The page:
VERSACE COLORS THE FUTURE
Byline: Janet Ozzard / With contributions from Amy B. Barone / Pete Born, New York
MILAN — Versace is perfectly willing to admit that not every woman is going to spend thousands of dollars on one of the company’s couture metal mesh dresses. But pulling out a few dollars for a lipstick is a much easier proposition.
During a recent interview here at the beauty company’s headquarters on the Via Manzoni — one of several buildings in the neighborhood that house the Versace businesses — chief executive officer Santo Versace spoke of plans for the beauty business and the company. It has been almost a year since the murder of his brother Gianni, the founder and namesake of the company.
“It’s very important,” he said of beauty. “It gives us more space, a specialization.”
And it can attract another consumer to the Versace name, he said. “A metal mesh dress from the couture collection — not every woman is going to be able to buy it. It’s easier to buy into ‘the dream’ with the perfumes, the jeans, the eyewear.”
Currently, most of Versace’s $138 million beauty volume comes from a stable of fragrances, but now there’s the 164-stockkeeping-unit makeup line launched last fall. Luciano Abbati, Gianni Versace Profumi’s managing director, believes that eventually the fragrance and color businesses will be on equal footing.
Beauty currently generates about 15 percent of Versace’s total sales, but Versace hopes to swell that to 20 percent within five years.
The beauty arm of the business is still 25 percent owned by the Milan-based Rofin SpA, but there are no plans now to buy out that share, Versace said.
Versace Profumi has a staff of 80, and the headquarters now occupies 2,500 square feet. That includes two fully equipped salons where small groups of Versace makeup consultants are brought for training sessions.
The Versace name is big business, raking in $977 million in 1997 in wholesale sales for the fashion business, excluding beauty. There are about 300 signature stores selling the various women’s and men’s apparel lines and home furnishings. The company showed a new watch collection in April, and there are numerous new shops set to open in London, Milan and South America before the end of the year.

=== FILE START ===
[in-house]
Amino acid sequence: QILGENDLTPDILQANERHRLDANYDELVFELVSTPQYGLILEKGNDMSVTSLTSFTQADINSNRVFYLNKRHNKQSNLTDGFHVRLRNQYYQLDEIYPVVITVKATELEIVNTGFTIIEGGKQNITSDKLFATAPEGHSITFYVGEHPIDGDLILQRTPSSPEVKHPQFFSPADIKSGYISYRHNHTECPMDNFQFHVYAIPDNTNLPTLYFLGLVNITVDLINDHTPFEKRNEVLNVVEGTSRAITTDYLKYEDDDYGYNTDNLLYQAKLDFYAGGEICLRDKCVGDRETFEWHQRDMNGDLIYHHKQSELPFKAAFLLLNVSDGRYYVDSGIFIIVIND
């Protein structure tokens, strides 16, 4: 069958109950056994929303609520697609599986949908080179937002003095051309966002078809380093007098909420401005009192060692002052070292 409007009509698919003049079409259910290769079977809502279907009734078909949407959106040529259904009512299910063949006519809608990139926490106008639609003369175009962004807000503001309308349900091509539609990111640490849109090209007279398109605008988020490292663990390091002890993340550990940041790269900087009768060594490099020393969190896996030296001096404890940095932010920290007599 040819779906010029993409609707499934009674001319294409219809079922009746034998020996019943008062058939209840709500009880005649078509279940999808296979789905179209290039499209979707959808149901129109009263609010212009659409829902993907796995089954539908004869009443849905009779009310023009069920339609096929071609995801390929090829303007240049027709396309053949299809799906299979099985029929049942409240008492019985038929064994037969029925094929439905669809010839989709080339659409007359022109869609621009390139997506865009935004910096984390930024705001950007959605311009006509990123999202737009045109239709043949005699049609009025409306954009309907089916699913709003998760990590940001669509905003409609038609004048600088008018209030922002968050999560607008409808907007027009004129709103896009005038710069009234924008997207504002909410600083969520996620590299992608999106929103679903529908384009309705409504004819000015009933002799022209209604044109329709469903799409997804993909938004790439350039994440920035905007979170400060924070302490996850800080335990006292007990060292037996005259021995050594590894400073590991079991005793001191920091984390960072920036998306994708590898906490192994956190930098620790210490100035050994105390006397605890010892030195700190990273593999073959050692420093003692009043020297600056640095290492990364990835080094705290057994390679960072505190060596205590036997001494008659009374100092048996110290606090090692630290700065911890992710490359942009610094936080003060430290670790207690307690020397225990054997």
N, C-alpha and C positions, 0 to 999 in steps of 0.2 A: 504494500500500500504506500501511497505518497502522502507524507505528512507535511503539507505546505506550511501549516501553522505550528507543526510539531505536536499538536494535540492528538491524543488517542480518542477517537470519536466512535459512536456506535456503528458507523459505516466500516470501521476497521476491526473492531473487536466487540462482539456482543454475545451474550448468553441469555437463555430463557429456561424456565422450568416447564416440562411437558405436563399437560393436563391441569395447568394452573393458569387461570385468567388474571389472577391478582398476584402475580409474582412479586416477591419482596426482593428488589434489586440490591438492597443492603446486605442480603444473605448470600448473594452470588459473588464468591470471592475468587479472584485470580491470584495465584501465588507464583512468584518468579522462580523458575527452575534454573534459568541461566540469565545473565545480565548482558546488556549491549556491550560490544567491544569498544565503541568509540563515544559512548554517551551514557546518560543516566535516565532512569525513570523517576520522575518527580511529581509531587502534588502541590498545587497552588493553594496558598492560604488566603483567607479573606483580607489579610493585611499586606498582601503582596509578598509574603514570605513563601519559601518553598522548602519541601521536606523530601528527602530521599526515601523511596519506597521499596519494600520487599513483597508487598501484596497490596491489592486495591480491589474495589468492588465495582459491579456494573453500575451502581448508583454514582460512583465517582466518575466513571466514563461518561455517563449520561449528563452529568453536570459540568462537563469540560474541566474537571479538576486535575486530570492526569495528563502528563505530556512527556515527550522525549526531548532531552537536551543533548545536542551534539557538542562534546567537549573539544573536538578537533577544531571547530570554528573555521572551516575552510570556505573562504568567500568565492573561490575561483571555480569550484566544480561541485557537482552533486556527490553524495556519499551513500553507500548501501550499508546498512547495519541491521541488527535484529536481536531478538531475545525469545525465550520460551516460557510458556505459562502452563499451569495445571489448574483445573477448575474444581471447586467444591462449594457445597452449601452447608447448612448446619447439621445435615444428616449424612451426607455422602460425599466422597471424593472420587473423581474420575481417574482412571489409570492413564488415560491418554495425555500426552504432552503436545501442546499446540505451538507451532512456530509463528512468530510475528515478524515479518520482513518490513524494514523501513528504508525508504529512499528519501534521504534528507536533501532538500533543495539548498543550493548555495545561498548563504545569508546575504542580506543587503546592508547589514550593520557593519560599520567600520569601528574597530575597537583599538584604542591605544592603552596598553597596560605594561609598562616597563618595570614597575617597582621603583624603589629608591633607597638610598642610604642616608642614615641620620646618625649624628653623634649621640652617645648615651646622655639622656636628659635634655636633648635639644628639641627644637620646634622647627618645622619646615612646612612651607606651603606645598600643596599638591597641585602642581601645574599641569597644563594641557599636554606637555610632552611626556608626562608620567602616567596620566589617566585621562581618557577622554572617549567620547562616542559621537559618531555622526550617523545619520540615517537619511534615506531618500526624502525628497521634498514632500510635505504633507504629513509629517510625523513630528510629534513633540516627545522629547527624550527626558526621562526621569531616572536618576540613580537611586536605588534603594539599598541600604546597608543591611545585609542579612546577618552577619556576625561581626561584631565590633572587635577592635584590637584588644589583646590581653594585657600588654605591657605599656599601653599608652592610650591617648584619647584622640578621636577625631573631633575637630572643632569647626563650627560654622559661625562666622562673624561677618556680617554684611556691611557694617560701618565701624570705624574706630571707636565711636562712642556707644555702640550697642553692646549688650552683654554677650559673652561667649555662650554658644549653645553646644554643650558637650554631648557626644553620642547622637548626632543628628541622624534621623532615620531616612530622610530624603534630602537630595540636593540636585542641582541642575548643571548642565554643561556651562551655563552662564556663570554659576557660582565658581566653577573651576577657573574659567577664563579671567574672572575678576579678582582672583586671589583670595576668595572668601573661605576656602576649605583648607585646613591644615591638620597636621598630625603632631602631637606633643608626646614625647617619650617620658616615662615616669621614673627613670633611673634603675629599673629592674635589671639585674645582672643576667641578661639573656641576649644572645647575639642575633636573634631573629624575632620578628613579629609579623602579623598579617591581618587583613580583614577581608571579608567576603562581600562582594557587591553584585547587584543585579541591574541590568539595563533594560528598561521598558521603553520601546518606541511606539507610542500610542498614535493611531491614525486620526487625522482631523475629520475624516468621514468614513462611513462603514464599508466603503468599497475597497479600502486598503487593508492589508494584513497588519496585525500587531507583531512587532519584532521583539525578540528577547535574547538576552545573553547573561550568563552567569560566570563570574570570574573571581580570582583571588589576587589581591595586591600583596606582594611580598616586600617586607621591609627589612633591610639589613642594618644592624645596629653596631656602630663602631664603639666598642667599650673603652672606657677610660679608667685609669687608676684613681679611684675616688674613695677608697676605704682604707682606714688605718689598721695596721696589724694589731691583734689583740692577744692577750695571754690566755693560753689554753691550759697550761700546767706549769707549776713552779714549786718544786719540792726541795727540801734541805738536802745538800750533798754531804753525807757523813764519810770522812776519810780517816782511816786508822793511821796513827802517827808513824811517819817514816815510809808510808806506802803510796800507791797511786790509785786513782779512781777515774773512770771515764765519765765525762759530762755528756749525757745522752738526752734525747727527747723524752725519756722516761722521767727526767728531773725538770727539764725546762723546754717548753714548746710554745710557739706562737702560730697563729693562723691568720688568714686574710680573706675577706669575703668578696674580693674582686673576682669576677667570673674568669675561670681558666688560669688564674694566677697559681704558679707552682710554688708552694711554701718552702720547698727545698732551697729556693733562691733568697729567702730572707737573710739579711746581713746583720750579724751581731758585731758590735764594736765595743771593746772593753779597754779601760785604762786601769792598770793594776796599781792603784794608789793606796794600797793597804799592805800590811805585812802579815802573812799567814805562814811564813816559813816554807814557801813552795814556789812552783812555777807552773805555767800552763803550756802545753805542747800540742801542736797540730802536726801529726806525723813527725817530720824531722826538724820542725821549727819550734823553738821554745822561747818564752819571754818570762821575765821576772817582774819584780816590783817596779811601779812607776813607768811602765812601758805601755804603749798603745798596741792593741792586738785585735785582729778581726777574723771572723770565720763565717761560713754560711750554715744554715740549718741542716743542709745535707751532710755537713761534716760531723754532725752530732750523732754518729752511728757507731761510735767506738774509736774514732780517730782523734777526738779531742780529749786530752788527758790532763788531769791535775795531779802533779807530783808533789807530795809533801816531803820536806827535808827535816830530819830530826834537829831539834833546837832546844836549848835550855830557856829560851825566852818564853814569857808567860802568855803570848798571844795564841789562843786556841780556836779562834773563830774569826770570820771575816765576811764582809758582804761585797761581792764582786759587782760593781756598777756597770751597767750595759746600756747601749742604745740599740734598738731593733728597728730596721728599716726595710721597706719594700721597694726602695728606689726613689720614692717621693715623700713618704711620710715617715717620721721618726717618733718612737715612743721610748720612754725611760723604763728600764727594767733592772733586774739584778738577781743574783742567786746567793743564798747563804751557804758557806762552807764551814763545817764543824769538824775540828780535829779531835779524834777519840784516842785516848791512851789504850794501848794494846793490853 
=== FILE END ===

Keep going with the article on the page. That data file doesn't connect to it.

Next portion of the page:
There are big plans for Versace Profumi, too. Versace and Abbati hope to double the volume over in the next three years, despite the Asian financial crisis.
In Asia, Versace beauty has cut back shipments by 50 percent in most countries, according to Abbati. “We’re careful with orders there, because people have no purchasing power, and goods will go right into the gray market,” said Abbati.
But Asia isn’t out of the picture. Abbati said that the makeup is selling well in Hong Kong and Singapore, and “we have big plans for Japan.” Currently only the fragrances are sold there, but the makeup will be introduced at the beginning of next year. It will also be launched in the Versace boutique in Sydney, Australia, this fall.
“As for China, over the next few months we will begin with distributors, starting with Beijing and Shanghai,” said Abbati. “Rather than start big there, there will be strict control. We have high prices.”
The makeup will also be launched at duty-free stores in Taiwan and Indonesia next year. With much of Asia in the dumps, Versace is looking at other markets, especially Central and South America and Eastern Europe. In Uruguay, the color cosmetics are sold duty-free in the airport serving the high-end resort Punta del’Este. The line is also at duty-free stores and Versace boutiques in Argentina and Brazil, and in better-priced department stores in Chile.